All I ask is that you stop blaming the dog. All I want is to prevent the harmful notion of BSL from hurting the good dogs and good people of this good city. I worry your ignorance will lead to something that will only make the situation worse. Blaming dogs instead of the real culprits solves nothing. It doesn’t prevent your miniature cockadoodle from getting attacked. All it does is spread a culture of fear toward dogs who were unlucky enough to have owners like you.

Please stop. Stop going to the media. We all know they smile with glee every time a canine incident is reported. Stop feeding that machine. Stop using the term “pit bull” as a synonym for “dangerous.”  I assure you, the two are mutually exclusive.

If you stop blaming dogs for their ignorant owner’s mistakes, I will stop glaring at you when your Siberian labra-chug tries to hump my dog.

Well, I will try, anyway.

Sincerely,

Kristine Tonks, lover of all dogs, including Hungarian cocker-jacks.

15 thoughts on “Dear ignorant Edmontonian dog owners

  1. Great post, Kristine!!! Unfortunately, I think every city and small town in the USA has at least one of those owners.
    BTW, I just discovered earlier today that your posts have been going directly into my junk folder lately but I have no idea why. Grrrrr. Have to get THAT fixed!

    Like

    • I hope that isn’t true but I fear you are right. I have noticed more here than I ever did in Halifax. But then, Edmonton is a much bigger city. 😦

      I’ve had that problem myself with a few of the blogs I follow as well. Dang imperfect system! *shakes fists*

      Like

  2. I have so many of your posts that I love, but damn! This one ranks up near the top my friend. Your post could be read in any city and people would be nodding their heads. I am so sharing this one. Definitely up for one of my favorite posts for 2014.

    Like

    • Gosh, thanks Mel! I am so touched you got so much out of my rant. It’s unfortunate that this is so relatable to dog owners every where. I really do believe most dog owners are responsible and do their best. The problem is, the lazy ones get the most attention and their dogs end up causing the most trouble. Which is a big reason I think BSL doesn’t work. Ignorant owners aren’t going to magically become responsible because of a breed restriction. These laws only punish those who aren’t even a part of the problem. It does nothing to keep us or our dogs safer.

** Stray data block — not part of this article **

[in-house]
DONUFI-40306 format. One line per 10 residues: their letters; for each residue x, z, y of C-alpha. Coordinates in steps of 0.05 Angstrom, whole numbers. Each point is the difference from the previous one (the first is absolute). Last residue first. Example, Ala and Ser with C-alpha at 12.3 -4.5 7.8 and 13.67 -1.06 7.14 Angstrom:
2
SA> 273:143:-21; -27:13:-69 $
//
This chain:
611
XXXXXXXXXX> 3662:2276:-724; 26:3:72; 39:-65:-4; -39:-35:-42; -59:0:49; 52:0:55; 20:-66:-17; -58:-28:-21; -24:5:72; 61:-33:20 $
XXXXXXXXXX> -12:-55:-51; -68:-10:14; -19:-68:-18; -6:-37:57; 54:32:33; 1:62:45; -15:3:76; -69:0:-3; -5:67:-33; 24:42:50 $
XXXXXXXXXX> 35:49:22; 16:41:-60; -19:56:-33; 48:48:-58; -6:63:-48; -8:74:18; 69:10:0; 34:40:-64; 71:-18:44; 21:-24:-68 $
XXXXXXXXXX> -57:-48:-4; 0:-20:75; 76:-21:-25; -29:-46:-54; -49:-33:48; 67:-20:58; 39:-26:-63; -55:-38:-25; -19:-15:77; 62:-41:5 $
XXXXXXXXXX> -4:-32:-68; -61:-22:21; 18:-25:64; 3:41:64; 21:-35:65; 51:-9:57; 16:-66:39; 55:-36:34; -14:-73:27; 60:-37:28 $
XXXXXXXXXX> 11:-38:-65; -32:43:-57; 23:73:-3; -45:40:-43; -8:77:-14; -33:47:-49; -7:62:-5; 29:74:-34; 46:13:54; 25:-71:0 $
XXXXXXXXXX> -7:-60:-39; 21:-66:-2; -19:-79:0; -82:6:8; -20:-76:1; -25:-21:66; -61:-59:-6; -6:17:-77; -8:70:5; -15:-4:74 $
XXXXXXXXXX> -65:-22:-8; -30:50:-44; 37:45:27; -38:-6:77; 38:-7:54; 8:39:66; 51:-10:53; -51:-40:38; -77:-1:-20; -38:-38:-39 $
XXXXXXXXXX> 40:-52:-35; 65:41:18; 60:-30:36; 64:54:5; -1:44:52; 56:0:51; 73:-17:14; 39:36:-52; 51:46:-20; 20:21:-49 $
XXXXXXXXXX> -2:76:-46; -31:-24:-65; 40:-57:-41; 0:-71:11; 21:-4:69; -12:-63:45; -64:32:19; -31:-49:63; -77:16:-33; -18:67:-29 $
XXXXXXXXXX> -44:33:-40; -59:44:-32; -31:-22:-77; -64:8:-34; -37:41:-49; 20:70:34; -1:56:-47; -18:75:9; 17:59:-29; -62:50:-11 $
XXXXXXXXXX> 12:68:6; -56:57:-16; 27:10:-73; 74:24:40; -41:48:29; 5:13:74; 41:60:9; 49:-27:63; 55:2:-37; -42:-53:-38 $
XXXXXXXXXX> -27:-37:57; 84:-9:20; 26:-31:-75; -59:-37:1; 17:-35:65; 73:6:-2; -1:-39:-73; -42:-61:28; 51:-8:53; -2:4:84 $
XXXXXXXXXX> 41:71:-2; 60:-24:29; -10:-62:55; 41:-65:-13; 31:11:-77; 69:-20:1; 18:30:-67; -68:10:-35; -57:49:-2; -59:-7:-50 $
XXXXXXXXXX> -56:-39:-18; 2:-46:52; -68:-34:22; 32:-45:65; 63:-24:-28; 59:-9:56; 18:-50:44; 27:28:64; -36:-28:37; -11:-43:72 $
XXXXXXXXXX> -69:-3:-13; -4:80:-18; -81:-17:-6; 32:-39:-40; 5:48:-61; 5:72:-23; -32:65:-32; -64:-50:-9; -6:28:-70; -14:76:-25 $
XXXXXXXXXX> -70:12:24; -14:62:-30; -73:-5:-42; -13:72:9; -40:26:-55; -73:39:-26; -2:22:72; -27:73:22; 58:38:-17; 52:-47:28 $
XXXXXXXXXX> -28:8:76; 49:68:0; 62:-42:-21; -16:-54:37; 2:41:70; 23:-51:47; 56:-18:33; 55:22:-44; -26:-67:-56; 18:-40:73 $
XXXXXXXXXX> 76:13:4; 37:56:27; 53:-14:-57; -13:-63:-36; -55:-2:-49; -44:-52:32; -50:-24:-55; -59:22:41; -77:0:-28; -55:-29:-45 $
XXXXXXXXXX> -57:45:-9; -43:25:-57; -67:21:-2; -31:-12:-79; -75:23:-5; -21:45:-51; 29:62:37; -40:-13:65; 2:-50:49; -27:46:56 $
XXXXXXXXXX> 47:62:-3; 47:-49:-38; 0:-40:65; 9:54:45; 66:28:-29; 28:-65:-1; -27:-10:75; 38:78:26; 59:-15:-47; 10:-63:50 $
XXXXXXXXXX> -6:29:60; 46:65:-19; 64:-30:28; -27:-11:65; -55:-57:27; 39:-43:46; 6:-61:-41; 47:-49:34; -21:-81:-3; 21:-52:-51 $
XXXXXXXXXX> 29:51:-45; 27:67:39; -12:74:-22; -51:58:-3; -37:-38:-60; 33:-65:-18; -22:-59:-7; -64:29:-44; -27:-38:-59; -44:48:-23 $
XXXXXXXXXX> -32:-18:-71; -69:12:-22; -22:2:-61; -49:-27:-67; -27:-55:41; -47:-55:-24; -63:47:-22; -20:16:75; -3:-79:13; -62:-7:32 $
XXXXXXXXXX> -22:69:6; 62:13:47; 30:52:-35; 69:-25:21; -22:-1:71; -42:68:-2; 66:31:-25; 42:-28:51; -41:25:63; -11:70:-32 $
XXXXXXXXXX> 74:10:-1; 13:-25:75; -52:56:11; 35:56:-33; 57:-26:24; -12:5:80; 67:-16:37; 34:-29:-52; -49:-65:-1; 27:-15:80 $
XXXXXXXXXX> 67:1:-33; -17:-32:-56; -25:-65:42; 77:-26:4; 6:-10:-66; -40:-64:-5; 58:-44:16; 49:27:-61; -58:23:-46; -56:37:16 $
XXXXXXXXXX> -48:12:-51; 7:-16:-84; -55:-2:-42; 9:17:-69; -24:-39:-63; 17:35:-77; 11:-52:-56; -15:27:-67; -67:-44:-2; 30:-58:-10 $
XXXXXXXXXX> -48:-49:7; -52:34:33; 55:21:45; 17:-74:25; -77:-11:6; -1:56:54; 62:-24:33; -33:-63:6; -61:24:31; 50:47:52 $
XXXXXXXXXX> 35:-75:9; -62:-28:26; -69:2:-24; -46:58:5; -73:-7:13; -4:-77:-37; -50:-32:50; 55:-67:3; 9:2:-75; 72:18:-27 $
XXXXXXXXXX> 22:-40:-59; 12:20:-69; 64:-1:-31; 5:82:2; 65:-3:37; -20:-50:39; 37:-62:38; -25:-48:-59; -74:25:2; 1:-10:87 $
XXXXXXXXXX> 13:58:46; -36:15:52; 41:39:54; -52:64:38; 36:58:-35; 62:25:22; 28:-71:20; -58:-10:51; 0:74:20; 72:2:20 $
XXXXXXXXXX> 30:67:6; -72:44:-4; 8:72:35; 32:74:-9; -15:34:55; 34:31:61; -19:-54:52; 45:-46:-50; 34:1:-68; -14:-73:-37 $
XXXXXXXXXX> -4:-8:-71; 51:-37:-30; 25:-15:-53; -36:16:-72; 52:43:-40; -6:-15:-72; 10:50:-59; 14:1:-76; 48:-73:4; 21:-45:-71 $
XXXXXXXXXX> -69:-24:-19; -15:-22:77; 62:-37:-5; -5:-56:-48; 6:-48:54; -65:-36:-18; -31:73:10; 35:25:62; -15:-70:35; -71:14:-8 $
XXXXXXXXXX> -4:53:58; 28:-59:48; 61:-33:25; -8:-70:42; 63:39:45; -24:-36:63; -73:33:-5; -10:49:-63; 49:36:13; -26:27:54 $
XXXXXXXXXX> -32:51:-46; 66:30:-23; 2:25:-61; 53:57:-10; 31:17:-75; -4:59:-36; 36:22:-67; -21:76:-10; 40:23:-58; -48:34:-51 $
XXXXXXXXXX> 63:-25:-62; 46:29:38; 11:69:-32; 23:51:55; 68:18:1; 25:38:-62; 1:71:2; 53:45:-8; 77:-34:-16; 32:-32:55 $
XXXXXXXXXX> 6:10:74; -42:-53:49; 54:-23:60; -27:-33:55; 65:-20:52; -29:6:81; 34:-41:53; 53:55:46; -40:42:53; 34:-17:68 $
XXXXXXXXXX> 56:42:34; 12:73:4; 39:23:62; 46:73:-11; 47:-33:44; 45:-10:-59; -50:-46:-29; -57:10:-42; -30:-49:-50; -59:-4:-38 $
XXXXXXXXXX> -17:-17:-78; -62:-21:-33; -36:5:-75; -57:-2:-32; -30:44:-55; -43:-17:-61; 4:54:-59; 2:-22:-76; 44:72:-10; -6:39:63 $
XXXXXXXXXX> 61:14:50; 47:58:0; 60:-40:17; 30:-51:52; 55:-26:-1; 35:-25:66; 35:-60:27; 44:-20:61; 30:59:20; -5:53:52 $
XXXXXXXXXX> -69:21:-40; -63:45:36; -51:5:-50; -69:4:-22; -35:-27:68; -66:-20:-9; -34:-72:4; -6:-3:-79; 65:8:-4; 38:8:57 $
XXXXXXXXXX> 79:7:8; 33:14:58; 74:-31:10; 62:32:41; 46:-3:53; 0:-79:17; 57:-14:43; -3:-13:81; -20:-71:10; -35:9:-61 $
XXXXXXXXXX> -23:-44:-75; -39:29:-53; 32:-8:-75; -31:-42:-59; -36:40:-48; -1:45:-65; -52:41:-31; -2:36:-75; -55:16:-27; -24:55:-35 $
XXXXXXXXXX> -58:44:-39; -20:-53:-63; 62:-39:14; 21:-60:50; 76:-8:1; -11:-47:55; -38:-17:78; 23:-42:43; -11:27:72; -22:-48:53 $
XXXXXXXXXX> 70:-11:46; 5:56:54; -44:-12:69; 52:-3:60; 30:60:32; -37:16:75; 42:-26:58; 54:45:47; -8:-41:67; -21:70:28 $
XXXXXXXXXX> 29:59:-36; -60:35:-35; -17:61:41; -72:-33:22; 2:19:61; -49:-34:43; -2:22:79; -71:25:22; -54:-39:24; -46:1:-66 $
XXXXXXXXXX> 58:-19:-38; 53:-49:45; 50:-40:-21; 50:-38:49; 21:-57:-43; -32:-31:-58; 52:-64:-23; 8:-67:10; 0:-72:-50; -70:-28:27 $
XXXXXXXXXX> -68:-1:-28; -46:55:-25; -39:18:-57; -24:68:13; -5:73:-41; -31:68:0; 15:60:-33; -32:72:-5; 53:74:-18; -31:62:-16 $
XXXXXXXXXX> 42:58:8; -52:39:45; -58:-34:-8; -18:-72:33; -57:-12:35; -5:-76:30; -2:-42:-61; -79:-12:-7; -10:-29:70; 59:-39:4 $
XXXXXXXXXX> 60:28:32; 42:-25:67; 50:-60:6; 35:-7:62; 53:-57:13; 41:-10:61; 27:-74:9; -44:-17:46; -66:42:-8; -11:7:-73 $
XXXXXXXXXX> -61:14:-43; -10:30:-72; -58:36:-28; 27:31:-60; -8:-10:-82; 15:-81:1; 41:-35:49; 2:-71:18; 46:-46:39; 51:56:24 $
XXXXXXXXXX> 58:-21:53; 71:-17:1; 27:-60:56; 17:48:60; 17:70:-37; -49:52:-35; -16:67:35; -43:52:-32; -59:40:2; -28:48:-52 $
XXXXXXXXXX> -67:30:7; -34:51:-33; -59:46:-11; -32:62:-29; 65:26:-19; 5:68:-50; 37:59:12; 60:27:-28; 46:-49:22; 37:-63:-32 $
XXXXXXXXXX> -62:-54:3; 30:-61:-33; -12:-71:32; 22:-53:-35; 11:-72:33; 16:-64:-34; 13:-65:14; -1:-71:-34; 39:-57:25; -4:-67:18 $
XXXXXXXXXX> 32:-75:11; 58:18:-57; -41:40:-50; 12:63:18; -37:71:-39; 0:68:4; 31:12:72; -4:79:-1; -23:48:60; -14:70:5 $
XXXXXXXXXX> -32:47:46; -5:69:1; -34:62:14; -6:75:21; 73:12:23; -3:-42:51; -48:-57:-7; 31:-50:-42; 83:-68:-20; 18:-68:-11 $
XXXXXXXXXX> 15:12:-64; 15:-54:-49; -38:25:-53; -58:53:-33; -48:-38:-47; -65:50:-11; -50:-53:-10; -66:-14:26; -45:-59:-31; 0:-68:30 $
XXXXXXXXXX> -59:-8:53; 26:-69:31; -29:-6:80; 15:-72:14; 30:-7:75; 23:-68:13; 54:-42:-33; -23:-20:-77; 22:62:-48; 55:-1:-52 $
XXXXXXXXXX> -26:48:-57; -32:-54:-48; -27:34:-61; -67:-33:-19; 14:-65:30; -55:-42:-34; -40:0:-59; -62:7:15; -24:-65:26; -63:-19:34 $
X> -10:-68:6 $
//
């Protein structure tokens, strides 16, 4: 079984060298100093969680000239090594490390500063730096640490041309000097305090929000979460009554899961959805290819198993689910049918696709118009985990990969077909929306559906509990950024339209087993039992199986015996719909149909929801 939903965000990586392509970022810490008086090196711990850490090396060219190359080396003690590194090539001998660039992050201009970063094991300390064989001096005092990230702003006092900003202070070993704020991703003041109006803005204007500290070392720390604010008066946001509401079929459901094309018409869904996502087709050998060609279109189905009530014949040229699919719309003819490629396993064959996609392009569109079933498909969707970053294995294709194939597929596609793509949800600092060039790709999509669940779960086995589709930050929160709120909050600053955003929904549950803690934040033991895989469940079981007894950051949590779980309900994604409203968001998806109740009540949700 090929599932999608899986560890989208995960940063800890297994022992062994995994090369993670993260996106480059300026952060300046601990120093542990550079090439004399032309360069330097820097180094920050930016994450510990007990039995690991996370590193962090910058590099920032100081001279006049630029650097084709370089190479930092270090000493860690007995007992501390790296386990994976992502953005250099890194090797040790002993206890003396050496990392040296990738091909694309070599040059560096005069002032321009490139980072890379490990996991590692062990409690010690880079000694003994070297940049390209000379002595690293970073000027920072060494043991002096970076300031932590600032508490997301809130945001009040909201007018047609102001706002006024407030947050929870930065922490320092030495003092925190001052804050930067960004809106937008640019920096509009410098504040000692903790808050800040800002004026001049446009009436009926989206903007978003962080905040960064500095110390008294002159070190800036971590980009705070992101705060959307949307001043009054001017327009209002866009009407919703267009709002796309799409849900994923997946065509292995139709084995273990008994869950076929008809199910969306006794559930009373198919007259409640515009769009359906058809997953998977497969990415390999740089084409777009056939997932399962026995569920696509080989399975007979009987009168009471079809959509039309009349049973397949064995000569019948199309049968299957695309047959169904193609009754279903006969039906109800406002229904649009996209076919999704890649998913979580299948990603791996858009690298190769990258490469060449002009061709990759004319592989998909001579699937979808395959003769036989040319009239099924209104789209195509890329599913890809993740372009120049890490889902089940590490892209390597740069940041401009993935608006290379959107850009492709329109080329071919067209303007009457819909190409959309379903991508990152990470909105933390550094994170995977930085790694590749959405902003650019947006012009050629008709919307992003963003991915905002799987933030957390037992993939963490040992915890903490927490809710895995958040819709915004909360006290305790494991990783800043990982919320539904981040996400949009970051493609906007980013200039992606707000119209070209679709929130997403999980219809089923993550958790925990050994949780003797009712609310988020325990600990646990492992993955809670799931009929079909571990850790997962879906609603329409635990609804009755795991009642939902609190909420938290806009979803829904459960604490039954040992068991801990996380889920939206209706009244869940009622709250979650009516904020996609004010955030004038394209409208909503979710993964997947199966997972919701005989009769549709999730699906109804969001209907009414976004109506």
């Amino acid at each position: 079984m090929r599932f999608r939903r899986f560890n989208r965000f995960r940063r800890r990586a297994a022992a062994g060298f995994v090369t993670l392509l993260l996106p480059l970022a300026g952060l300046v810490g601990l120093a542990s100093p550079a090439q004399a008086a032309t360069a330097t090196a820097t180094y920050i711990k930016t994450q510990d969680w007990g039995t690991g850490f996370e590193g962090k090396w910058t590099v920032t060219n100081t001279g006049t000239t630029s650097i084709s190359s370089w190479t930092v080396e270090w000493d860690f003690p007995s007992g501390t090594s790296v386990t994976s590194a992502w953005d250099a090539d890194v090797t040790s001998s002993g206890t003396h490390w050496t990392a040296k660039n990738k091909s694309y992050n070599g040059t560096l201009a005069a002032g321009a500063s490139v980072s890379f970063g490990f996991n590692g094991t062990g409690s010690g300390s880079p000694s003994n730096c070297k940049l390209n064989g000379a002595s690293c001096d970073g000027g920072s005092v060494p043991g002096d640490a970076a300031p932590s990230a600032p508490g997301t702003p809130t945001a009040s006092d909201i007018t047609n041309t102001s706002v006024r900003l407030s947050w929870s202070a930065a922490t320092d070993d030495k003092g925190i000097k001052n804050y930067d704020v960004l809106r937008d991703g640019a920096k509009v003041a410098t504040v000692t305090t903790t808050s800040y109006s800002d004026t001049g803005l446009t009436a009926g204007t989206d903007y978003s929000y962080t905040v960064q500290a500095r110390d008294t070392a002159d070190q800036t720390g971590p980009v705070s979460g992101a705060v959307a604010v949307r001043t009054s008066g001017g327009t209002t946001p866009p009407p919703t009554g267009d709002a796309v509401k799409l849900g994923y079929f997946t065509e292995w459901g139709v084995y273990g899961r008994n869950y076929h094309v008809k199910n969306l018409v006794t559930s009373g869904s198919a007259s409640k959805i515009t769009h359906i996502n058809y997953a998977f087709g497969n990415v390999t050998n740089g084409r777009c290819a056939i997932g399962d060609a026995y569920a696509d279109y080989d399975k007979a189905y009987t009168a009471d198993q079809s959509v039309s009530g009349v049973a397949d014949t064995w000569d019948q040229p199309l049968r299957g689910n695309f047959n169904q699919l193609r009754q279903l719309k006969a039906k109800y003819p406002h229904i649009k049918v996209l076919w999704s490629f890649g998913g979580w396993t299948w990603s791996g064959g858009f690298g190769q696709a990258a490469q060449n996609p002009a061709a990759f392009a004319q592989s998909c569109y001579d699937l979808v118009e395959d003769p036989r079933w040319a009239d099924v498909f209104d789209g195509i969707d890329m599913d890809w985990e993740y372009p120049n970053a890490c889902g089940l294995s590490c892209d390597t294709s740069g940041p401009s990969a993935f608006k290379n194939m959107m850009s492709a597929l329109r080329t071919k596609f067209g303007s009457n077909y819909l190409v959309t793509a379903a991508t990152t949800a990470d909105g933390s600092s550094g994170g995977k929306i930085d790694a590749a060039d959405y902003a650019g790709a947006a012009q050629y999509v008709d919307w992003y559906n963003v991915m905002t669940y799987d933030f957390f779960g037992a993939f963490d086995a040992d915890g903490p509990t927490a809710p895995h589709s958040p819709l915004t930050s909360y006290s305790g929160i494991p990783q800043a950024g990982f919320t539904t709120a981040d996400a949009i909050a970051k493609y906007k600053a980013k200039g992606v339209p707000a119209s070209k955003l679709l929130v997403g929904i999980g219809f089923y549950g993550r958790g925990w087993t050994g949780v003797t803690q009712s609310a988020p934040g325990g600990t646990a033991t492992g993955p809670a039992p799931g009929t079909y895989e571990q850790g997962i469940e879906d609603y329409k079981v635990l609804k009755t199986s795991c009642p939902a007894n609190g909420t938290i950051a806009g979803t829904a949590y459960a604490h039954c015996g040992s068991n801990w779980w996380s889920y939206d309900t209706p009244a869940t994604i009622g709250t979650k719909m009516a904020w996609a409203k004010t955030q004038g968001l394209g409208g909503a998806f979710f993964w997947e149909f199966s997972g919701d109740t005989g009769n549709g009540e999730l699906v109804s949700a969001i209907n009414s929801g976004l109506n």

Like

  3. A fantastic post!!! Last night I had someone walk off as their pug ran at BD. The only way I could intersept something happening was to pick up the pug, and carry it back to the owner – who had walked off the field hoping the dog would follow them. It didn’t. I hollered at them to come get their dog, they annoyed me. I was beyond pissed off and when I finally carried their pug the length of the field and gave it back to them they slapped it. I could have swung for them then and there. Stupid people should not be allowed to own dogs!!!

    Like

    • I am so sorry you had to experience that, Lauranne, but I am very glad BD wasn’t hurt. These scenarios bother me so much because even though it was the smaller dog who instigated the action, if something horrible was to occur as a result, it would be the larger dog to blame. We owners of larger dogs in need of space have to be extra careful and extra responsible. I try to be very conscious of that and am all too aware that my dog’s actions, especially if negative, are often viewed as representative of a breed.

      It sounds like you handled the whole thing as best anyone could. I am sure you worry for the pug but I don’t know if there is anything else one can do, unfortunately. 😦

      Like

  4. Experience VS Youth.
    Someday, you will mature to the point of being pro active and letting irresponsible Dog Owners know what is acceptable normal Dog behavior instead of being the Young reactivate person in this blog.